In July 2017, I was certified by the U. S. Pain Foundation, to lead an “in-person” Support Group. Without having my wonderful, loving husband/caregiver, Craig; my loving U.S. Pain Foundation Family, my WEGO health friends, my friends, family and my writing, I’d be lost in all of this.
Here’s the link to my Facebook page for this blog. This link takes you directly to the video called “The Incurables”: https://www.facebook.com/TearsofTruth.SuzanneStewart/posts/1943805715875595
Do you remember the last time that you fell & you were bruised? Do you remember how badly it hurt, how distracting it was, how you couldn’t get your mind off of the pain? But after awhile you were feeling better and you were glad that the pain went away. You could get on with your life.
Now imagine if that pain, but worse, never went away.
That’s what it’s like to live with chronic pain. I have lived with chronic pain since 2002, after a man ran through a red light and “T-boned” our car. I’m not alone, because 100 million Americans live with chronic daily pain. That’s more than the number of Americans living with heart disease, diabetes and cancer combined. In terms of impact, chronic pain is the leading cause of long term disability and its cost (including lost productivity and treatment expenses) is higher than $635 billion annually.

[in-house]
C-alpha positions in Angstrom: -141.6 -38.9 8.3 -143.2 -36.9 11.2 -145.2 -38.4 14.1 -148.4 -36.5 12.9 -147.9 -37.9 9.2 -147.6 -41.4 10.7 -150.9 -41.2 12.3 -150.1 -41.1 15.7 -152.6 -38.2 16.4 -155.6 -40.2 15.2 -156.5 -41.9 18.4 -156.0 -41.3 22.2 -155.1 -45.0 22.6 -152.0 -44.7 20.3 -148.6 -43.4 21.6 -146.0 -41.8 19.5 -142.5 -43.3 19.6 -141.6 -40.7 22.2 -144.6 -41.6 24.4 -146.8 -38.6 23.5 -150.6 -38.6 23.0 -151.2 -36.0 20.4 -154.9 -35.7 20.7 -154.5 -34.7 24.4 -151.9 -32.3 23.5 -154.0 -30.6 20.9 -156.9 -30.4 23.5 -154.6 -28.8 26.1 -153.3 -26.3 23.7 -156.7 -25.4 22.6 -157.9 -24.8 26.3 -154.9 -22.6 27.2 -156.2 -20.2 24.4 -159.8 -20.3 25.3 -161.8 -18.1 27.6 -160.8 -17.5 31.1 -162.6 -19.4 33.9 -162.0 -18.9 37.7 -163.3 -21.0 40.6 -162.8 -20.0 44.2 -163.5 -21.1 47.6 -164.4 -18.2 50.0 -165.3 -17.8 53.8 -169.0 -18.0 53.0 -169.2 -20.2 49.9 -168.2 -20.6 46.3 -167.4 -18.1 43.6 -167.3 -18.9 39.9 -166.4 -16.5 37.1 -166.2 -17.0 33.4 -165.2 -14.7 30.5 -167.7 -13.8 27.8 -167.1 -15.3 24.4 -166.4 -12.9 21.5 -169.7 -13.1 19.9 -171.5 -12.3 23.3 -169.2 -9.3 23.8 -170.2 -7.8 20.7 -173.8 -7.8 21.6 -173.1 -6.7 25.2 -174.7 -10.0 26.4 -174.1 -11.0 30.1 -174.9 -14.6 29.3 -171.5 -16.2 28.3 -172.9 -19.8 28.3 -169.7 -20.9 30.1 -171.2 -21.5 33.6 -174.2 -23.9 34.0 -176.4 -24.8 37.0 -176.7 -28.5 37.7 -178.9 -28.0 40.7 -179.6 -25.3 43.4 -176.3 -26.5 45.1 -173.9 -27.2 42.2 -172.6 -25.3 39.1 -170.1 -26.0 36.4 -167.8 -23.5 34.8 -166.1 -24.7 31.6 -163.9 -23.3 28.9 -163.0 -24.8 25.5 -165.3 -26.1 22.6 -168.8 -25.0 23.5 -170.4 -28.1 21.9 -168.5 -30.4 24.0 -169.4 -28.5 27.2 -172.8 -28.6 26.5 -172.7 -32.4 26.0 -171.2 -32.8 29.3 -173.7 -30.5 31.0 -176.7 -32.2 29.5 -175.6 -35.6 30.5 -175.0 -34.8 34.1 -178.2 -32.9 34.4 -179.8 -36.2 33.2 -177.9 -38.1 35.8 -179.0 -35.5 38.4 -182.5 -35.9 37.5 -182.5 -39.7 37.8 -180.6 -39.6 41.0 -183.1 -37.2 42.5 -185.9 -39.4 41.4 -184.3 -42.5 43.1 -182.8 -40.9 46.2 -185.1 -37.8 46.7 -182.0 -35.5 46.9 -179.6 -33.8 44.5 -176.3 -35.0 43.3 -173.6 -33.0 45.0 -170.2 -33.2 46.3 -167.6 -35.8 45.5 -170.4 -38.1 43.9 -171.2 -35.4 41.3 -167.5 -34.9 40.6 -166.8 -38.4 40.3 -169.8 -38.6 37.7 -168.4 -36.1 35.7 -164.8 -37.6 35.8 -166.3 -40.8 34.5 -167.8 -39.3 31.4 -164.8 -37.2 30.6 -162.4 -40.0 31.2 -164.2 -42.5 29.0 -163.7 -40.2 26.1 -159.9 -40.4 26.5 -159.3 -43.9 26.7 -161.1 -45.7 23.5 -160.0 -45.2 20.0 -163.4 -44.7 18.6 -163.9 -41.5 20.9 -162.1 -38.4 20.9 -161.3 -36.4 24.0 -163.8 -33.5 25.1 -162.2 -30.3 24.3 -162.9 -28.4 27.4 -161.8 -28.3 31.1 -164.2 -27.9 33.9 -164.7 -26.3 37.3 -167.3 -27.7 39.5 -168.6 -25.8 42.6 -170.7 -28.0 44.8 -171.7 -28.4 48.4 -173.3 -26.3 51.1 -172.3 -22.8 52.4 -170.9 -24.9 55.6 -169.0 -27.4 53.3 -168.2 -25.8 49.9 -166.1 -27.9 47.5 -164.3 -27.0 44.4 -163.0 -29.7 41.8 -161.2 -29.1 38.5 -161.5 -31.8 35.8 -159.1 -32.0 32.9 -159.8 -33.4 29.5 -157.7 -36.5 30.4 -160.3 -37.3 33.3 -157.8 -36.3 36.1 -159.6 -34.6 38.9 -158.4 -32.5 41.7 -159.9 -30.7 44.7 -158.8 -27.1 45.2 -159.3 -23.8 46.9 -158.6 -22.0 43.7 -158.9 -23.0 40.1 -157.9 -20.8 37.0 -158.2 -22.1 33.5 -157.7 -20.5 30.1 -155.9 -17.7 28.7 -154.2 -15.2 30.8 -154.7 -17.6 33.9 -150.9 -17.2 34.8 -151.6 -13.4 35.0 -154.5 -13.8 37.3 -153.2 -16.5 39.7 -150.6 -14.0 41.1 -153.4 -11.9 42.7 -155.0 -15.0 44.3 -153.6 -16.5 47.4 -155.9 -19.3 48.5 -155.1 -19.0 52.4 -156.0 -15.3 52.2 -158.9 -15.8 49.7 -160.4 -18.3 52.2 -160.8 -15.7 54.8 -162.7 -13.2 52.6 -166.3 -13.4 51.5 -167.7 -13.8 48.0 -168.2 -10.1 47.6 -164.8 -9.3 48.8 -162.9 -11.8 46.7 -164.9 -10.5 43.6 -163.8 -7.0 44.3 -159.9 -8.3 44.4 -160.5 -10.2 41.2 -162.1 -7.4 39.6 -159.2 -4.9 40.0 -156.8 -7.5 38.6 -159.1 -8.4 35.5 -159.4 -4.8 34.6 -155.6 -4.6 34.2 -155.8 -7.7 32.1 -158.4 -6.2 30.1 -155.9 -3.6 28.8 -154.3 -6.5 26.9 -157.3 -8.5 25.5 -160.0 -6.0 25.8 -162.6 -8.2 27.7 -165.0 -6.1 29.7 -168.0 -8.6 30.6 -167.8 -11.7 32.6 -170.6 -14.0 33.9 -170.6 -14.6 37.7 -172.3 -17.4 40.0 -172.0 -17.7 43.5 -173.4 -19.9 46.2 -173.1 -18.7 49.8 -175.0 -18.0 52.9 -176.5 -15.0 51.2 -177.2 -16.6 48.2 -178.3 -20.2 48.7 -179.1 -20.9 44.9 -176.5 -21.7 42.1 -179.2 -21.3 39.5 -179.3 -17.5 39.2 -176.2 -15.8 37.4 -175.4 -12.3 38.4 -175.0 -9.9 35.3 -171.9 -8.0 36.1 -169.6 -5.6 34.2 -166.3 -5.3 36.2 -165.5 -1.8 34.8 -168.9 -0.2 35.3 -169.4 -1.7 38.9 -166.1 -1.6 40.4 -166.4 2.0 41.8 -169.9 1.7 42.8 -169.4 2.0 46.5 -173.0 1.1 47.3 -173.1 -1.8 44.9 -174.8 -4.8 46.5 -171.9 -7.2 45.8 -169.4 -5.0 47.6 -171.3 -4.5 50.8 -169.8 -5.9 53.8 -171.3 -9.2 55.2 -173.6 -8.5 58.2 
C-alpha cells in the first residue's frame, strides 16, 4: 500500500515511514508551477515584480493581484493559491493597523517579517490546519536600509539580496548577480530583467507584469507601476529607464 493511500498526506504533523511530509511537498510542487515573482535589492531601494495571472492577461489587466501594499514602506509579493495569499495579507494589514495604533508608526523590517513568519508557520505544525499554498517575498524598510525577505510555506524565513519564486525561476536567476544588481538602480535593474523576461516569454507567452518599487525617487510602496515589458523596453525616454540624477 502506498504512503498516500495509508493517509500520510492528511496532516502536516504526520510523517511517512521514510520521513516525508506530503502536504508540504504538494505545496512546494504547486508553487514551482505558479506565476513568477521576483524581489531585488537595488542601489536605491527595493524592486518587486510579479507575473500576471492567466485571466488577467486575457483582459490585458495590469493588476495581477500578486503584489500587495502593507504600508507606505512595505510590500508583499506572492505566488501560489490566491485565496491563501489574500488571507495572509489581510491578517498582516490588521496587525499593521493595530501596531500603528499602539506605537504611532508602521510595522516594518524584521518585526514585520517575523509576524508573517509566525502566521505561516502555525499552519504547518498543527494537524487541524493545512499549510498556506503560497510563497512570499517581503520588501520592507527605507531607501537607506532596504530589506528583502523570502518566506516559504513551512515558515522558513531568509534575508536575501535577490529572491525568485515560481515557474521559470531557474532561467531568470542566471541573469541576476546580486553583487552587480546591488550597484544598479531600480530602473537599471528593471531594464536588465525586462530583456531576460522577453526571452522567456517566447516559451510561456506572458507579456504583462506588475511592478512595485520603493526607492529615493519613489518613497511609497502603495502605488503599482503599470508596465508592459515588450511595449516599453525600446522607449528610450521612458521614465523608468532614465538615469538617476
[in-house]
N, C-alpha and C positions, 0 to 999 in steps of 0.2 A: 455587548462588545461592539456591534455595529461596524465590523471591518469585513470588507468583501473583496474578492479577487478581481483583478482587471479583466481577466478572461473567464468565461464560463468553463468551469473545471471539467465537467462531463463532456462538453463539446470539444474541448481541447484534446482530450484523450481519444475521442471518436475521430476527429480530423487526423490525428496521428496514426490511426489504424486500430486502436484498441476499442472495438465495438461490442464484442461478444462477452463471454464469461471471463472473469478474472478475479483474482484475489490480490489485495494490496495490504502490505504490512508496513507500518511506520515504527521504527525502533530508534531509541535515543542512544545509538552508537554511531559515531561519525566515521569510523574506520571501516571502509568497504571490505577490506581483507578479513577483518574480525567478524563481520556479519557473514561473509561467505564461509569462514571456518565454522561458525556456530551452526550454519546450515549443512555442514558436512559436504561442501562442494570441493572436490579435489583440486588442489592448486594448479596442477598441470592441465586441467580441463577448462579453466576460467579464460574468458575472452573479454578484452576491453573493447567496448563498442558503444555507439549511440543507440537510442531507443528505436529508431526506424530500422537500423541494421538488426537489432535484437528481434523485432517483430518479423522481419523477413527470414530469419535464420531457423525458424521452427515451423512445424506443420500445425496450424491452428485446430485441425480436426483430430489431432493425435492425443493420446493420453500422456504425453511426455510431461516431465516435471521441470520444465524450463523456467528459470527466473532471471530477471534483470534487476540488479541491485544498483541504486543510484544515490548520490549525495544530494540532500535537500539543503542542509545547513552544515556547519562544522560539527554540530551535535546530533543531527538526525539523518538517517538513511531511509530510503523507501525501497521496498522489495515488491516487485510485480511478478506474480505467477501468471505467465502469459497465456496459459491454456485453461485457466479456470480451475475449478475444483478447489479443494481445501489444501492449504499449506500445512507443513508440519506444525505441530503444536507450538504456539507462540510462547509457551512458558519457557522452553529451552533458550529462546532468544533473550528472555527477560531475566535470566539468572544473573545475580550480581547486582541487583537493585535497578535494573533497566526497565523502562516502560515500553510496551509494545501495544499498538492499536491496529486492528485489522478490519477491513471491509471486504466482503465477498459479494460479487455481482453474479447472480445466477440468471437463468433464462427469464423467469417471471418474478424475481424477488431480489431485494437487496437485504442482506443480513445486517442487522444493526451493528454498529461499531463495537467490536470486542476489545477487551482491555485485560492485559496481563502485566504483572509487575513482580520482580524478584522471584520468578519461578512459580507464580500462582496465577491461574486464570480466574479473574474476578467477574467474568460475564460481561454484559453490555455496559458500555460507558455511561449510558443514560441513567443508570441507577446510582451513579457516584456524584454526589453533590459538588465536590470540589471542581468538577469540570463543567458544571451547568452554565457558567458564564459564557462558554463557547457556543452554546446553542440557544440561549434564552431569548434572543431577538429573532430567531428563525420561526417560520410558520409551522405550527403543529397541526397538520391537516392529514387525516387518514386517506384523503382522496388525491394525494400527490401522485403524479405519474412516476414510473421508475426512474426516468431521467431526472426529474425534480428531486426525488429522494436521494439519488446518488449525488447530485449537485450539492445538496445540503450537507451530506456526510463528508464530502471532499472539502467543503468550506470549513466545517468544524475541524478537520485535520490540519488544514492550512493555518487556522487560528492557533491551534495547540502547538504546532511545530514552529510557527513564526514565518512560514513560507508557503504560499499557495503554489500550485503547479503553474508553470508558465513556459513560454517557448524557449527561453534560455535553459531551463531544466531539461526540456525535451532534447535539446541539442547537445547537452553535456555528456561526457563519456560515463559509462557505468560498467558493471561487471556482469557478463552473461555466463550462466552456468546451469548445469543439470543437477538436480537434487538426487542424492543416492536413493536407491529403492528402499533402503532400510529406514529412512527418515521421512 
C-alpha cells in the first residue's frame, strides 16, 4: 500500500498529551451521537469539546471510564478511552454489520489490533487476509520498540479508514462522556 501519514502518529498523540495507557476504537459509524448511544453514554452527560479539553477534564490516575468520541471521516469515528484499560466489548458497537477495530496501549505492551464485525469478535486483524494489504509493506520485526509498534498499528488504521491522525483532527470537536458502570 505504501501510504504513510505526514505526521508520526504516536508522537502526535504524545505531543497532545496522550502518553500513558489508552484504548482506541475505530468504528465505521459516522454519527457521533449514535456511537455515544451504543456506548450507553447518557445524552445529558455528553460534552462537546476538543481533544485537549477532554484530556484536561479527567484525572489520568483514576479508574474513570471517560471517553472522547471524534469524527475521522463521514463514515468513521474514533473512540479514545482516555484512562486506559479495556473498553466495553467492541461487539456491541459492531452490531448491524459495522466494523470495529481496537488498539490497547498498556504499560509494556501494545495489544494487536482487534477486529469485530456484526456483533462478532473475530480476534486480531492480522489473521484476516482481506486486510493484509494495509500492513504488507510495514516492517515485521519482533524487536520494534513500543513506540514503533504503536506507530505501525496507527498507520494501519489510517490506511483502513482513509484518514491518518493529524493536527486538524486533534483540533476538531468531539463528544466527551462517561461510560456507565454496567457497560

Pain has affected every aspect of my and my family’s life. I’ve not been able to work, and a large part of our expenses goes towards my healthcare. Also, the number of office visits has now doubled because of these new CDC guidelines. That means double co-pays, double the amount of time driving and having my husband leave work to take me to the Dr. appointments. My husband is retiring and instead of taking it easy, he takes care of all the household responsibilities. Therefore, I miss out in spending that time with him. I also cannot do the things that I used to love, like going shopping with my friends. Going out to lunch with the girls, and going for long walks. I’ll most likely never be able to actually walk on a beach while being barefoot in the sand.